Popularly known as an important mineral for maintaining bone health, magnesium is also an attractive material for manufacturing everything from airplane parts to bone implants, thanks to its lightweight and biodegradable properties. However, the element is also highly reactive, making it difficult to fabricate related compounds using advanced technologies like additive manufacturing (AM) or 3D printing.
These challenges have led researchers to look for novel ways of applying AM protocols in the manufacturing of complex and customizable magnesium alloys. One such method is binder jet AM, which shapes powdered metals into their near-final form. Unlike fusion-based AM methods, binder jetting can be done at almost ambient temperatures. The downside, however, is that binder jetting is more time-consuming, hindering its widespread industrial adoption.
In their latest study, Mojtaba Salehi, Sharon Nai and colleagues at A*STAR’s Singapore Institute of Manufacturing Technology (SIMTech) explored alternative AM methods that are more efficient. Specifically, the team sought to shorten a lengthy post-processing step called sintering, where powdered particles are fused into a solid material through heat or pressure.
Conventional sintering involves an external source generating heat that is transferred to the material, while in another technique called microwave sintering, the material absorbs microwave energy that is then converted into heat. The team’s primary aim was to investigate if and how microwave heating shortened the sintering time of 3D printed magnesium parts, as compared to conventional sintering.
To this end, the researchers used the 3D printing method they established to manufacture magnesium alloys and then tested various sintering durations in both a conventional and a microwave furnace.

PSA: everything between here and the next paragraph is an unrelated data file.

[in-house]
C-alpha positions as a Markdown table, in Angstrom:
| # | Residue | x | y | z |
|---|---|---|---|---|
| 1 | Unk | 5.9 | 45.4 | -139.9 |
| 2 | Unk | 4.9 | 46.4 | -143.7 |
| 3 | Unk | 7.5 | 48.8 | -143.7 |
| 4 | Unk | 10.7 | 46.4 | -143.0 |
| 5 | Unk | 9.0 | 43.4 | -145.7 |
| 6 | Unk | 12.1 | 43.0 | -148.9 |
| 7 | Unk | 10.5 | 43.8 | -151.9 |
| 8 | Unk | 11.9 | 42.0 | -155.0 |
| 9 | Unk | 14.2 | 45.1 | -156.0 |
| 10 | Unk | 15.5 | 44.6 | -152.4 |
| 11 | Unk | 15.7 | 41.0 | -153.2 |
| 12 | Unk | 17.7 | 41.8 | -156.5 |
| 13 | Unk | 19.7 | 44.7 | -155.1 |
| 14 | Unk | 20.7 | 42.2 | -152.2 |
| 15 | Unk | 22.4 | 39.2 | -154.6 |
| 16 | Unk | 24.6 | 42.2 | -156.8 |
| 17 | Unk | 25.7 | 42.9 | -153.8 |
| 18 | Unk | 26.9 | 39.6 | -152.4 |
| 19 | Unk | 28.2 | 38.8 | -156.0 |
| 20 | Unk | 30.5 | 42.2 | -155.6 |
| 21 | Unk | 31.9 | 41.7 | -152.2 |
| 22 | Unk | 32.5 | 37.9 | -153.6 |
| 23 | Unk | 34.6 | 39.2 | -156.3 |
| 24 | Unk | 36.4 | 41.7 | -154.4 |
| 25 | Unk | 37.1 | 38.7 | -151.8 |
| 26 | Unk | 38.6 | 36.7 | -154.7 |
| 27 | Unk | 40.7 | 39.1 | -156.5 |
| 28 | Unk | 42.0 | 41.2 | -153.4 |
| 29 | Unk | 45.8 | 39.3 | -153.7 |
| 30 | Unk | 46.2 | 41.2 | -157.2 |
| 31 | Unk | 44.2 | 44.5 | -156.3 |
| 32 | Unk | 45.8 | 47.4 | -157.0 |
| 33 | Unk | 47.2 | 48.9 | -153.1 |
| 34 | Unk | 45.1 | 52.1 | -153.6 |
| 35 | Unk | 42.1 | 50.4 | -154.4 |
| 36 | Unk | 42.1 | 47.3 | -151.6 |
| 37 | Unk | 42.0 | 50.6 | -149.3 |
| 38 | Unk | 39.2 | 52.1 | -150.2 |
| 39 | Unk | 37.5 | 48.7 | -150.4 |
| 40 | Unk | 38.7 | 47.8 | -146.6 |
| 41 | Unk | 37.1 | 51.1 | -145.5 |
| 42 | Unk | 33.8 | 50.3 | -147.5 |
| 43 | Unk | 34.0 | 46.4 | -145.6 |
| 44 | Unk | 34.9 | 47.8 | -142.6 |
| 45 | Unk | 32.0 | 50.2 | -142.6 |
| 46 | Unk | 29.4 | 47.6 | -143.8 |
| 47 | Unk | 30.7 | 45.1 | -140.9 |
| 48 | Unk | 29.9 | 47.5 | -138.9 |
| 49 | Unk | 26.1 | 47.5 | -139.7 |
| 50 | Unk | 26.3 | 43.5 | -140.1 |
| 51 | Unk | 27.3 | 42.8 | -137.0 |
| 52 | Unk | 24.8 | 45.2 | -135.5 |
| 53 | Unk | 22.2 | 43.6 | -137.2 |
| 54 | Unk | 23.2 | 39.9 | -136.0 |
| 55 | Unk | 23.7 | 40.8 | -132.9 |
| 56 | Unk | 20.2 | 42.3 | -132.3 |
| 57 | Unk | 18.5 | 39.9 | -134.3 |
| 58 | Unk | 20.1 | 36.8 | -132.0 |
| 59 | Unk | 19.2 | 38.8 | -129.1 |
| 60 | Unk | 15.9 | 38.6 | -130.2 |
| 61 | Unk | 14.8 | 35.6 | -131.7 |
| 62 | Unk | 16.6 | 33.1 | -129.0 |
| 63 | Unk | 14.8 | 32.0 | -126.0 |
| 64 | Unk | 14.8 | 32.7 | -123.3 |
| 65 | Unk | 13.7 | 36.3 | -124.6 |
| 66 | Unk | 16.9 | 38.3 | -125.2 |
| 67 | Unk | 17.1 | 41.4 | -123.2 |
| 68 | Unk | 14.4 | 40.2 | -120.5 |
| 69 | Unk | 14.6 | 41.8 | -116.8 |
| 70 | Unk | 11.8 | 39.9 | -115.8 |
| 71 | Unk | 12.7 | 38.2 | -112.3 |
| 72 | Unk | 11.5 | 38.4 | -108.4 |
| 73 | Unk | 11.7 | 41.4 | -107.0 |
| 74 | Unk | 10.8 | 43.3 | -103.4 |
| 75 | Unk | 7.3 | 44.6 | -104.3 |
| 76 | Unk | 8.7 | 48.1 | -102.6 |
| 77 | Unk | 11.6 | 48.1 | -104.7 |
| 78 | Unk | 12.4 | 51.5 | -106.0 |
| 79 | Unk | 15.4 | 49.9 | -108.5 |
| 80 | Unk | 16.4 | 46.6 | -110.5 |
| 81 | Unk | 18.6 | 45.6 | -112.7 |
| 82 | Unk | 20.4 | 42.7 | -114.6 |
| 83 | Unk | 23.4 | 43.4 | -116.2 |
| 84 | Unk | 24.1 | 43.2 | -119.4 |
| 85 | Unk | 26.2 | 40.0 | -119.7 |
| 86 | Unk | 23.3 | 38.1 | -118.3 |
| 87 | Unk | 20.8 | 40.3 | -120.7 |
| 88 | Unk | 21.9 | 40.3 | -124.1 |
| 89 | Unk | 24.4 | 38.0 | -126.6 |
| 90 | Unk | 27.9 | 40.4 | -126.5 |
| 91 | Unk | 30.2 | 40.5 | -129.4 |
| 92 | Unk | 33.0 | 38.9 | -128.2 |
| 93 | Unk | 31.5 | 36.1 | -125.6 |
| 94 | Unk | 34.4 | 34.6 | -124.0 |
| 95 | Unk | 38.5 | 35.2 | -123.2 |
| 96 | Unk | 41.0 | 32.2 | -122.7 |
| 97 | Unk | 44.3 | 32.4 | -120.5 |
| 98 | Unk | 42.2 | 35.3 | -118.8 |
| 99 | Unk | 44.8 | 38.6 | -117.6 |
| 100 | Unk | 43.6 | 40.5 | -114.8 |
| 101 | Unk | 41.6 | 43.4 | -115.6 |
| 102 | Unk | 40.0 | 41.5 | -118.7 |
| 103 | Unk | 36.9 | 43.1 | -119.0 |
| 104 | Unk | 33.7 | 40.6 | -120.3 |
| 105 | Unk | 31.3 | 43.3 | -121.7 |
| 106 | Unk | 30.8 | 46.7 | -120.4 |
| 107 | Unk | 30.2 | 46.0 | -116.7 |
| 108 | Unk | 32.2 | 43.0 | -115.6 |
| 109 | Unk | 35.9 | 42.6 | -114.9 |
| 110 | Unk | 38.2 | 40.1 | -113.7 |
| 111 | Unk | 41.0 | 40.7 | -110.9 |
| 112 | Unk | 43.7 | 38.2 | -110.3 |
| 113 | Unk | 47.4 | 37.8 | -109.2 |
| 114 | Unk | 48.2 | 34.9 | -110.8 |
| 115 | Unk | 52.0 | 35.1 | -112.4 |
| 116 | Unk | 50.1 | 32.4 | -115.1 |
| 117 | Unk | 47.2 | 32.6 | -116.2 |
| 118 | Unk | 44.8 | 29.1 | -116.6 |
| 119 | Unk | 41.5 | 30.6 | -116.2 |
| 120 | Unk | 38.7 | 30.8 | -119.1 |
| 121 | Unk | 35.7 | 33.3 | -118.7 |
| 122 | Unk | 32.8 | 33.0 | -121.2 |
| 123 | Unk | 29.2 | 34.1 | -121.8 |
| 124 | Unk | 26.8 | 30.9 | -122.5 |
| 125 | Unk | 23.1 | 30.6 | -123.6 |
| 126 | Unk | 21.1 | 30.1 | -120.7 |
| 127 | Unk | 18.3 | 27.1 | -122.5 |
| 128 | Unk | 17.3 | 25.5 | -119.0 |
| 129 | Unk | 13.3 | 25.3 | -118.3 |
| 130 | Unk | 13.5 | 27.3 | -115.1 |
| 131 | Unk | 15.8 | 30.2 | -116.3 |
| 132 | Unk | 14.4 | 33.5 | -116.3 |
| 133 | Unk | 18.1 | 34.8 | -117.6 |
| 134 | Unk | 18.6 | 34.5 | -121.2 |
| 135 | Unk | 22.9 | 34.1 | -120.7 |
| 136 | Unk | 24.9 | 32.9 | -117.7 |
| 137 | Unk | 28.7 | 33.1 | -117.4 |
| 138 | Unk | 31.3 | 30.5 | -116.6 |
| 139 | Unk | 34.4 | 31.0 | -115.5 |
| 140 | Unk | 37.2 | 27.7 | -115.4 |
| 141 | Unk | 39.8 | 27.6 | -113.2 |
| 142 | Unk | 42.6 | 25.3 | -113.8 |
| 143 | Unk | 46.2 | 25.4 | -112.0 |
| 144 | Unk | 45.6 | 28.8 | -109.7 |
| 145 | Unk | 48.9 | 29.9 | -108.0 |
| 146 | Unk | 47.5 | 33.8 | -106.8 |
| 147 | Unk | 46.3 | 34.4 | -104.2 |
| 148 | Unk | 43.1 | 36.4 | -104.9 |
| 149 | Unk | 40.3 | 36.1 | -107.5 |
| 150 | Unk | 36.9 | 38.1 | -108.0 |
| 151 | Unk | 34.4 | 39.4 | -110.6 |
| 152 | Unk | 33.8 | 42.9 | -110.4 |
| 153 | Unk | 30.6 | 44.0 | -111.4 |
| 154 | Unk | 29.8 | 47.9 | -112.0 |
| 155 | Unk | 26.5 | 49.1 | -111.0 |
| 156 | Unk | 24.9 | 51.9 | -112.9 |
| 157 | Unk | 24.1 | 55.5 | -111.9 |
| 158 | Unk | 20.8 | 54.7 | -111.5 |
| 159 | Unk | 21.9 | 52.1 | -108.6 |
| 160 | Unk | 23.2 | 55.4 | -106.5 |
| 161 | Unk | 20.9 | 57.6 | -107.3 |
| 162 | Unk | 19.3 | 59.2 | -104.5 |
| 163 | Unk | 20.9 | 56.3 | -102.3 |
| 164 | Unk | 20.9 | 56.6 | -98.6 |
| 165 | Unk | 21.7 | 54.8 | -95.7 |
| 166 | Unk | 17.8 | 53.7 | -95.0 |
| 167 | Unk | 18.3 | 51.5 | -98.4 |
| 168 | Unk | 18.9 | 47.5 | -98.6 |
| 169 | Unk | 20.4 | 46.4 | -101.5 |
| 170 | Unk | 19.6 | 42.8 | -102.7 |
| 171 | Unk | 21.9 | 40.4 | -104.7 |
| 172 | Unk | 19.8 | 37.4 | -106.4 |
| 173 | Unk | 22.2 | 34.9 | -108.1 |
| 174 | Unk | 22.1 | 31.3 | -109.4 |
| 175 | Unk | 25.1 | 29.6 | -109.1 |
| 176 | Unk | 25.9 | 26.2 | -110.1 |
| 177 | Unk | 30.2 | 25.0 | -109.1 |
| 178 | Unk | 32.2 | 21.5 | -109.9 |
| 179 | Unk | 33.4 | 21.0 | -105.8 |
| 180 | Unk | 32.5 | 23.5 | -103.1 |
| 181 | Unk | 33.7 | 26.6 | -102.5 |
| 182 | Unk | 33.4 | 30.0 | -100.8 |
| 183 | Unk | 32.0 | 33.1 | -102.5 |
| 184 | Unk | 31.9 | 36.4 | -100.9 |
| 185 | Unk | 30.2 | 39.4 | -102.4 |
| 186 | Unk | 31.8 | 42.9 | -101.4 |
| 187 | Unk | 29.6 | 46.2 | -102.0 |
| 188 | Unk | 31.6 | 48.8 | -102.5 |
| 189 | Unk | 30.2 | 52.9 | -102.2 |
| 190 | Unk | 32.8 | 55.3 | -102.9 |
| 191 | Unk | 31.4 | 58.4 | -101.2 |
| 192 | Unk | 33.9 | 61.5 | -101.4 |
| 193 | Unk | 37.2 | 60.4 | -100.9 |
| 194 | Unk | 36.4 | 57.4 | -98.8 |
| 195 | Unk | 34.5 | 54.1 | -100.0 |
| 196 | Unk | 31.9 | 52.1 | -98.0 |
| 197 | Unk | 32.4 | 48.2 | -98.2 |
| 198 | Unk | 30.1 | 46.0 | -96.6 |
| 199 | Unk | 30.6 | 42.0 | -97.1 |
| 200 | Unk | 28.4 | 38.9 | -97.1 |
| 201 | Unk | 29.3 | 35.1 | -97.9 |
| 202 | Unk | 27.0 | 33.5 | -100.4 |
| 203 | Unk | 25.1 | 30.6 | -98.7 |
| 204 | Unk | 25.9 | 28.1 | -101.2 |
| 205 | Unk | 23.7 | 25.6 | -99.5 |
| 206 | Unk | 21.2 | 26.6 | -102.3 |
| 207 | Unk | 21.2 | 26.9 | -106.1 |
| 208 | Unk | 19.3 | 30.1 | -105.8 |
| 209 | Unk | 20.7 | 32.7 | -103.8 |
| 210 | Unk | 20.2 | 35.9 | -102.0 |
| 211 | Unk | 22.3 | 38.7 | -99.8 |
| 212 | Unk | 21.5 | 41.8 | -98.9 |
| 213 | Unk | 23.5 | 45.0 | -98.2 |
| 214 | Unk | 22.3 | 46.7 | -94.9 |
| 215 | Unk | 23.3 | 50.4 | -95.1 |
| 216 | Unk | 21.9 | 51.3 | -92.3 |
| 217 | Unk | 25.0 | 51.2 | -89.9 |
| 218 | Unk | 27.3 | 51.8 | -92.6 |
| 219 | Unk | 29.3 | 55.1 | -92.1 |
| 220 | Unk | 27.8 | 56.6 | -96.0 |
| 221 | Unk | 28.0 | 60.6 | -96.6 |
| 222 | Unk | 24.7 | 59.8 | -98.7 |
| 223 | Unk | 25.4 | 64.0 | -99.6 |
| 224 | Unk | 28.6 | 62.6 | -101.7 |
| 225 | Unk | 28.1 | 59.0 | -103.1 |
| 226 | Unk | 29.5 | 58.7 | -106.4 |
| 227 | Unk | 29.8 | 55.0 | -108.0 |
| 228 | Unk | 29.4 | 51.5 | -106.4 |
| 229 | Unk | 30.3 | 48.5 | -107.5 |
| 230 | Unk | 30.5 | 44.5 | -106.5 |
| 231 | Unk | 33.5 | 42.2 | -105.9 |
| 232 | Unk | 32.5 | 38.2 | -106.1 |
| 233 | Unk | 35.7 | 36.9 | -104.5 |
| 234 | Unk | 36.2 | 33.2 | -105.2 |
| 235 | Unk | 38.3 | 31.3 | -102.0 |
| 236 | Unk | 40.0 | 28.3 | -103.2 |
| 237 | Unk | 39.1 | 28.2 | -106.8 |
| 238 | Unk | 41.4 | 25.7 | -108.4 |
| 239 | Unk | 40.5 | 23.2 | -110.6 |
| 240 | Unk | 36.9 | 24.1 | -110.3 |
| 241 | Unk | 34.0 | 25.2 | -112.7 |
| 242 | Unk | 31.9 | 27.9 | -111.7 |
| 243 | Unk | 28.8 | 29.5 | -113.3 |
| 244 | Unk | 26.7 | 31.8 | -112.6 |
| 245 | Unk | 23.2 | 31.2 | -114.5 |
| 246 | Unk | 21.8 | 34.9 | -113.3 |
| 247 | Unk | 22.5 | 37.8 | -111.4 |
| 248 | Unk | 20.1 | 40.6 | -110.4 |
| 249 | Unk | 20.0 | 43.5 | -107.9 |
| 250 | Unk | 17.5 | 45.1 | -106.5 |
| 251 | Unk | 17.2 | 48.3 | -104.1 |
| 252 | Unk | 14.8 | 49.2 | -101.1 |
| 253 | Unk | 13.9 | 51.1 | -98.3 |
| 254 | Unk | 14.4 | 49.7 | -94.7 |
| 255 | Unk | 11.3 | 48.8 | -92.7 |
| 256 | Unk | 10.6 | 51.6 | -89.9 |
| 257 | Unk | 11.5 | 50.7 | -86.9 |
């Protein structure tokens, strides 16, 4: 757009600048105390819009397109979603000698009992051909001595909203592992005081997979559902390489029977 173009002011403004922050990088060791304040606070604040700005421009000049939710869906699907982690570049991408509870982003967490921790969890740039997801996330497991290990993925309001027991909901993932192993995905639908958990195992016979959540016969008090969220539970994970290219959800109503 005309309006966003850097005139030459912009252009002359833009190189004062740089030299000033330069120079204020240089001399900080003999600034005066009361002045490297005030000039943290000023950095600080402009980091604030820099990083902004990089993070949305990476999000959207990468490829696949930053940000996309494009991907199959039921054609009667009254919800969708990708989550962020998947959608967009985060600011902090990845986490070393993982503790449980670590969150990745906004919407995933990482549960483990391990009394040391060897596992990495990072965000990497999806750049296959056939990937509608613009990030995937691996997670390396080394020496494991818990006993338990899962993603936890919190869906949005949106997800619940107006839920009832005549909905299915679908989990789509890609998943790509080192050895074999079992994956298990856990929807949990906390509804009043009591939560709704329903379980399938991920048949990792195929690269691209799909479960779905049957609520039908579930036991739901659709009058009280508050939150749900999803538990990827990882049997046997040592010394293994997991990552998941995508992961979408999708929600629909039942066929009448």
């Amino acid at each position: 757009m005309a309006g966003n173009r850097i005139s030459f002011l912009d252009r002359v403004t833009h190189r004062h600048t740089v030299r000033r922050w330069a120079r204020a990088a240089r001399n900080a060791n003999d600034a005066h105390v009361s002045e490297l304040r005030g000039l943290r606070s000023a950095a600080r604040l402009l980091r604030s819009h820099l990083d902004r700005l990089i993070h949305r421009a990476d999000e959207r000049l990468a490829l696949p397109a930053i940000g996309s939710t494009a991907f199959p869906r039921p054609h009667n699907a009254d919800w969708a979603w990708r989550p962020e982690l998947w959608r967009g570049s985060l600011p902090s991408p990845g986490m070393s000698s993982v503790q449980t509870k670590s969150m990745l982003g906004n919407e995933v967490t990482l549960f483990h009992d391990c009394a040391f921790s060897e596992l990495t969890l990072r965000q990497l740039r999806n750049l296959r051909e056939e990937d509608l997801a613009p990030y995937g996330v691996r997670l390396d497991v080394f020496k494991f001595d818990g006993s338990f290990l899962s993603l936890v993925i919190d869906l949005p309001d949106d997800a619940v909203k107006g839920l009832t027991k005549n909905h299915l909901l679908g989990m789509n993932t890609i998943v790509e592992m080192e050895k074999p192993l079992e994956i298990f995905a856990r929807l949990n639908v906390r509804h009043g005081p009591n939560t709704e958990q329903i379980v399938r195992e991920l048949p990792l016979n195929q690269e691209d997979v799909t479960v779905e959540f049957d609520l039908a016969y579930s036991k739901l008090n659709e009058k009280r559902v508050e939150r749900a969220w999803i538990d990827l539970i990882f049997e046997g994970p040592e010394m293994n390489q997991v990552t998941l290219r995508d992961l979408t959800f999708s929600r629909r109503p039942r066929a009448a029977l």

Comparing the physical, chemical, and mechanical properties of the end products, the researchers found that microwave-sintered objects could be produced three times faster than their conventionally-sintered counterparts, resulting in a nine-fold energy saving.
“Our comparative analyses of the properties and sintering mechanisms in the microwave and conventional furnaces revealed that the synergy between the post-print microwave heating and the binder-free method that we previously established to eliminate the lengthy binder removal step, could lend itself to be the fastest and greenest approach for binder jet AM,” Salehi said.
The researchers also explored the potential of using printed magnesium specimens as bone scaffolding. Intriguingly, magnesium parts sintered for 15 hours in a microwave furnace were found to have comparable interconnected pore structure and physical properties to the human cortical bone.
The team is now collaborating with research and industry partners in Singapore and Germany to develop digital manufacturing solutions for fabricating biodegradable magnesium implants. “Such an end-to-end manufacturing solution enables the fabrication of customized porous magnesium parts to revolutionize the future of magnesium alloys for implant applications,” Salehi said.
The A*STAR-affiliated researchers contributing to this research are from the Singapore Institute of Manufacturing Technology (SIMTech).